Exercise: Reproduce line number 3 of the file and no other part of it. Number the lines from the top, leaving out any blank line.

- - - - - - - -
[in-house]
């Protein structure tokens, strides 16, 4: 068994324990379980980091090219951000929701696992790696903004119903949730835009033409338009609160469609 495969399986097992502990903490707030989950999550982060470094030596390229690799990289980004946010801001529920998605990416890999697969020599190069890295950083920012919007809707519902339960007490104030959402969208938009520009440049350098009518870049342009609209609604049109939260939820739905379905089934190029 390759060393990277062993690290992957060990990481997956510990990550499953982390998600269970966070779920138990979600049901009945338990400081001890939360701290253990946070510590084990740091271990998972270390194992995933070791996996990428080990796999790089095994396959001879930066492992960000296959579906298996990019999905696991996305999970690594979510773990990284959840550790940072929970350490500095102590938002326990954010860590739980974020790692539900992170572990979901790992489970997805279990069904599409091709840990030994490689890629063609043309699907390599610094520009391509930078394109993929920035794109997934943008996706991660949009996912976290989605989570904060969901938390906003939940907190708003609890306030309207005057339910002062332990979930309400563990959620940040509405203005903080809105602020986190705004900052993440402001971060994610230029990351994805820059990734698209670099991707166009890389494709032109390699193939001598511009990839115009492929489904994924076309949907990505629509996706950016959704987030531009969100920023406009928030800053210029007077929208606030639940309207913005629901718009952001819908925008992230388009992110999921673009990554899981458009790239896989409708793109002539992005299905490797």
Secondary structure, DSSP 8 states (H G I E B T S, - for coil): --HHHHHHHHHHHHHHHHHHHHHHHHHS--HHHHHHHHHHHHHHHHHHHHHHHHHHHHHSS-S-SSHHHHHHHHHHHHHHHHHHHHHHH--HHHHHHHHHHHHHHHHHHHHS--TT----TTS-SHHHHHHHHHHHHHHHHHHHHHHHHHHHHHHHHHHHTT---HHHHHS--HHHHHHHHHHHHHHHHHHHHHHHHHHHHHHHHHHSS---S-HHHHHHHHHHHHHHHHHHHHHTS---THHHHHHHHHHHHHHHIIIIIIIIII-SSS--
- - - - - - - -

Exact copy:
Secondary structure, DSSP 8 states (H G I E B T S, - for coil): --HHHHHHHHHHHHHHHHHHHHHHHHHS--HHHHHHHHHHHHHHHHHHHHHHHHHHHHHSS-S-SSHHHHHHHHHHHHHHHHHHHHHHH--HHHHHHHHHHHHHHHHHHHHS--TT----TTS-SHHHHHHHHHHHHHHHHHHHHHHHHHHHHHHHHHHHTT---HHHHHS--HHHHHHHHHHHHHHHHHHHHHHHHHHHHHHHHHHSS---S-HHHHHHHHHHHHHHHHHHHHHTS---THHHHHHHHHHHHHHHIIIIIIIIII-SSS--